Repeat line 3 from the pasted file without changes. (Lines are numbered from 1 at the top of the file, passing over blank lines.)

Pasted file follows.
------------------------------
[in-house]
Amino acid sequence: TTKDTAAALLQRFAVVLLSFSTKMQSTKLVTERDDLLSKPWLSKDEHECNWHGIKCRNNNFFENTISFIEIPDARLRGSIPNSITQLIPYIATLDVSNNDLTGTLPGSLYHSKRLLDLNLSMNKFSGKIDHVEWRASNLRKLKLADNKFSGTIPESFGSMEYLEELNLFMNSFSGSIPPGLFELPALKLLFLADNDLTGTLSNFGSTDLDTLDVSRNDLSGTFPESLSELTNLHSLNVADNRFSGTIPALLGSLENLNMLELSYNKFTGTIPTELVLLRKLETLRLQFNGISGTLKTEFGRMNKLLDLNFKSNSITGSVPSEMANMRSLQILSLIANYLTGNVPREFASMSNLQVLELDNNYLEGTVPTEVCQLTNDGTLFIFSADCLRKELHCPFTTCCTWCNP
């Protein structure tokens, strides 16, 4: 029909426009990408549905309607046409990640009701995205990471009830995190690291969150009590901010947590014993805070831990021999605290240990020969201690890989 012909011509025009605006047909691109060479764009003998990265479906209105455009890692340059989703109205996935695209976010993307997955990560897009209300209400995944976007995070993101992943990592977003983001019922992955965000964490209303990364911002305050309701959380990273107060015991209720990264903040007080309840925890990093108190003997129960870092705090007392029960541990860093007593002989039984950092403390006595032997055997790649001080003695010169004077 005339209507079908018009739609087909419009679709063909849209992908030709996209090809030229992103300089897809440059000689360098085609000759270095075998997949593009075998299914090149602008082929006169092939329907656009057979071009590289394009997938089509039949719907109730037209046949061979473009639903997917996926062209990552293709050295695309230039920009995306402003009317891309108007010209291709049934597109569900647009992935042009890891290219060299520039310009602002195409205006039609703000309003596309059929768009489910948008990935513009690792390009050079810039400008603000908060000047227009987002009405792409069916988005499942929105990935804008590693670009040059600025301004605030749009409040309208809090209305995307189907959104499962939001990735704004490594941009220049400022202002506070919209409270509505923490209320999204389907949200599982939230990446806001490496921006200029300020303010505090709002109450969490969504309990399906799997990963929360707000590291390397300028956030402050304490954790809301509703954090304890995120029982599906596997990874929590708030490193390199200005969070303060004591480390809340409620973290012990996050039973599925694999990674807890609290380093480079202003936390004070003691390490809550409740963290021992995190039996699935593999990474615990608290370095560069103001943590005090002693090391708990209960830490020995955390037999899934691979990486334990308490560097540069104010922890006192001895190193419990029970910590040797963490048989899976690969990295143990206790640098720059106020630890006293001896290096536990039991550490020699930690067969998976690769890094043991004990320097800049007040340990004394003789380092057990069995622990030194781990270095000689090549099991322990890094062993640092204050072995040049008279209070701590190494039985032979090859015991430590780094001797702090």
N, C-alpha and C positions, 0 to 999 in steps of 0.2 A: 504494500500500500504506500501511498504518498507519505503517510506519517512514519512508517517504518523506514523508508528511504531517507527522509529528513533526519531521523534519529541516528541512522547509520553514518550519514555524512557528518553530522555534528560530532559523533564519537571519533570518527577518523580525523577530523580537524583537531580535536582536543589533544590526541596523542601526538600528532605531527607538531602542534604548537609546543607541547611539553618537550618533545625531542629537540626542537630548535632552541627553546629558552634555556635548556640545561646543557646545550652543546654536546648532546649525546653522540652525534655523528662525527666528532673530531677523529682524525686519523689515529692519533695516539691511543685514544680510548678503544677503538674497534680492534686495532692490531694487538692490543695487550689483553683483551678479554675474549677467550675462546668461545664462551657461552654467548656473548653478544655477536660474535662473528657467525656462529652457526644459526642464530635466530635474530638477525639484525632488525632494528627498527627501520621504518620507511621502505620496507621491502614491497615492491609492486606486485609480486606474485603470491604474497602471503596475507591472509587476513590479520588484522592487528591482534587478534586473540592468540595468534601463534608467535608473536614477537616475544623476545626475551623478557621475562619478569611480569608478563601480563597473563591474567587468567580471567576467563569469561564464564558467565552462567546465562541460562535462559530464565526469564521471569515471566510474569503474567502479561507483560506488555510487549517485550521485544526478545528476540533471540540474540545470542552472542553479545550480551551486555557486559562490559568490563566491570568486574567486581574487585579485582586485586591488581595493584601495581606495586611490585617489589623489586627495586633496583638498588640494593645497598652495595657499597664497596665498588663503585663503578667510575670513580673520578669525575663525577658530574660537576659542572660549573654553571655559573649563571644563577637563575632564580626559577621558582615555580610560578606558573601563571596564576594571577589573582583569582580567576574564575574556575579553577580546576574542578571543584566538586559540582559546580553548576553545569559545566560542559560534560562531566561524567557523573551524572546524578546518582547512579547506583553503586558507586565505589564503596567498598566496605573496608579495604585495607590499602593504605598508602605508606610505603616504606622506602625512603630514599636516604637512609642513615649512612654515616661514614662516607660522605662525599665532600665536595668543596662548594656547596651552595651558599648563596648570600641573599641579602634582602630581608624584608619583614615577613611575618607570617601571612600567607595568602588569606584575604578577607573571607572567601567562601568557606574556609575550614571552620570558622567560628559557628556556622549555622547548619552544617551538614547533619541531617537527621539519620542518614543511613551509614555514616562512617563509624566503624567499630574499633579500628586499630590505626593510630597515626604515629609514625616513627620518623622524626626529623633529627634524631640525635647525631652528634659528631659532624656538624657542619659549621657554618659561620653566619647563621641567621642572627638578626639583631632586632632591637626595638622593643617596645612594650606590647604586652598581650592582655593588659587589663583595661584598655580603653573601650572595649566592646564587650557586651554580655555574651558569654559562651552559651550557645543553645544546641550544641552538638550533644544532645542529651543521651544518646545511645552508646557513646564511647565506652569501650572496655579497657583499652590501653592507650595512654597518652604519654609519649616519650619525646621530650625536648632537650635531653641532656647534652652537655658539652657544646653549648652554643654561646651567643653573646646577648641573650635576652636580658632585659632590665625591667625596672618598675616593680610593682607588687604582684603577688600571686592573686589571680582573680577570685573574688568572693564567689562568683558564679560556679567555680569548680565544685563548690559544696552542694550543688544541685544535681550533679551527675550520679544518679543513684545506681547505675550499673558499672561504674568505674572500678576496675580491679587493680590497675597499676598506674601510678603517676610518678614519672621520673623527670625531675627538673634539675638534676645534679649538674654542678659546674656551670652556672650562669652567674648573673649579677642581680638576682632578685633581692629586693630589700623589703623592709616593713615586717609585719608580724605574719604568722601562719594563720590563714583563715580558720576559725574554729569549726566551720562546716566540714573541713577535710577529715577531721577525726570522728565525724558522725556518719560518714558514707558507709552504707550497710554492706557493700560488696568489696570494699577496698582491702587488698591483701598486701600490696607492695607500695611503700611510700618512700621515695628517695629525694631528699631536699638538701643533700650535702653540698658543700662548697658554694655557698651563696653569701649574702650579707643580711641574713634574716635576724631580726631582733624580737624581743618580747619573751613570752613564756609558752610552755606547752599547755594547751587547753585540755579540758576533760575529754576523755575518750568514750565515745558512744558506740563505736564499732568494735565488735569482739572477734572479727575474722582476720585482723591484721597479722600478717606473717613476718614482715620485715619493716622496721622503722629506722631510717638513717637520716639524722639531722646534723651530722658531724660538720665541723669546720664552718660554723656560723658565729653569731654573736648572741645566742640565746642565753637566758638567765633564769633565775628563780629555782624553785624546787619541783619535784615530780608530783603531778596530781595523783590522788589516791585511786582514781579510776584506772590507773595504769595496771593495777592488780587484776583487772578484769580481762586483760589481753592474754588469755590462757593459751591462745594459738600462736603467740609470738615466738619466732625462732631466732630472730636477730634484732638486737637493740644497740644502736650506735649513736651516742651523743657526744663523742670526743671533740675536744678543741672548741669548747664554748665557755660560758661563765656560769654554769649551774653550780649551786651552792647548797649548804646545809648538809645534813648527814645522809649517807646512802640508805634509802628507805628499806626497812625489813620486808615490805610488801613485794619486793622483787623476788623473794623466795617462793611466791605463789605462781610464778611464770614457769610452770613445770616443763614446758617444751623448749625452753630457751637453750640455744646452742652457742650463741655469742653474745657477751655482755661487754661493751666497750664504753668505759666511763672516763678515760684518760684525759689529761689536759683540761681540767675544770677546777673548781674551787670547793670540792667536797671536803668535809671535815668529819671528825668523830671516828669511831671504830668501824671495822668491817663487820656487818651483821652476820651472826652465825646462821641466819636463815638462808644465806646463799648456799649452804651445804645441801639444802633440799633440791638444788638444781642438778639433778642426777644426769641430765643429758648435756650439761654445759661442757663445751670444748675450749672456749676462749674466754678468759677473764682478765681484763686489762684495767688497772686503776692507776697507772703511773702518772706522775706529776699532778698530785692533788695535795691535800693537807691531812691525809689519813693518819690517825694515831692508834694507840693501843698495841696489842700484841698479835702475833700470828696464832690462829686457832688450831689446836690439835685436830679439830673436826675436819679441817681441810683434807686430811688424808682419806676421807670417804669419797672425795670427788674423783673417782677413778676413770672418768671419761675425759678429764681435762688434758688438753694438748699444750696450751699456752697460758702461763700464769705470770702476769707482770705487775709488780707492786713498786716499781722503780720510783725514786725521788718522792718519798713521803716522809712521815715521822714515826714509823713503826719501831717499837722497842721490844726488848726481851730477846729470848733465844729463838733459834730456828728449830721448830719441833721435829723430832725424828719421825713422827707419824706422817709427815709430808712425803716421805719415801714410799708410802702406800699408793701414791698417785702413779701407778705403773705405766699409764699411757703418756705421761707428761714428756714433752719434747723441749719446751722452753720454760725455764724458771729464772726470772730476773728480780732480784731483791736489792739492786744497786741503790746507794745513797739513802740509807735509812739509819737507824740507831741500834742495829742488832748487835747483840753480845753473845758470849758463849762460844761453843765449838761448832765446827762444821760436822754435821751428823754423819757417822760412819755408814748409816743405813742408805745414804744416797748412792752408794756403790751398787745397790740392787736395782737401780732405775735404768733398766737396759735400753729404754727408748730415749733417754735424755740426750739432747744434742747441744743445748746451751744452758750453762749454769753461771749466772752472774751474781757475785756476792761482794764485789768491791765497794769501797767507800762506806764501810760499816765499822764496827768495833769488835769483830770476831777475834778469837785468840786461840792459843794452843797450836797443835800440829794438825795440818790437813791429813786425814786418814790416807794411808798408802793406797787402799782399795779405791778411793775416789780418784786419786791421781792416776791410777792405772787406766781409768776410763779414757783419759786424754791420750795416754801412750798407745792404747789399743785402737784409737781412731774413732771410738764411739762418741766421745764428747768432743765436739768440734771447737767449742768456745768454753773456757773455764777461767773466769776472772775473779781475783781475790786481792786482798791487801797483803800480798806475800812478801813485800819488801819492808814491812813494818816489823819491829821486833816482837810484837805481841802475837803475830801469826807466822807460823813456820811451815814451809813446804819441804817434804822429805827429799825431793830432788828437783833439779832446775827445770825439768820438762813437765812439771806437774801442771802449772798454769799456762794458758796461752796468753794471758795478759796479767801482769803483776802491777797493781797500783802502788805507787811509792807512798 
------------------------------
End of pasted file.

């Protein structure tokens, strides 16, 4: 029909426009990408549905309607046409990640009701995205990471009830995190690291969150009590901010947590014993805070831990021999605290240990020969201690890989 012909011509025009605006047909691109060479764009003998990265479906209105455009890692340059989703109205996935695209976010993307997955990560897009209300209400995944976007995070993101992943990592977003983001019922992955965000964490209303990364911002305050309701959380990273107060015991209720990264903040007080309840925890990093108190003997129960870092705090007392029960541990860093007593002989039984950092403390006595032997055997790649001080003695010169004077 005339209507079908018009739609087909419009679709063909849209992908030709996209090809030229992103300089897809440059000689360098085609000759270095075998997949593009075998299914090149602008082929006169092939329907656009057979071009590289394009997938089509039949719907109730037209046949061979473009639903997917996926062209990552293709050295695309230039920009995306402003009317891309108007010209291709049934597109569900647009992935042009890891290219060299520039310009602002195409205006039609703000309003596309059929768009489910948008990935513009690792390009050079810039400008603000908060000047227009987002009405792409069916988005499942929105990935804008590693670009040059600025301004605030749009409040309208809090209305995307189907959104499962939001990735704004490594941009220049400022202002506070919209409270509505923490209320999204389907949200599982939230990446806001490496921006200029300020303010505090709002109450969490969504309990399906799997990963929360707000590291390397300028956030402050304490954790809301509703954090304890995120029982599906596997990874929590708030490193390199200005969070303060004591480390809340409620973290012990996050039973599925694999990674807890609290380093480079202003936390004070003691390490809550409740963290021992995190039996699935593999990474615990608290370095560069103001943590005090002693090391708990209960830490020995955390037999899934691979990486334990308490560097540069104010922890006192001895190193419990029970910590040797963490048989899976690969990295143990206790640098720059106020630890006293001896290096536990039991550490020699930690067969998976690769890094043991004990320097800049007040340990004394003789380092057990069995622990030194781990270095000689090549099991322990890094062993640092204050072995040049008279209070701590190494039985032979090859015991430590780094001797702090």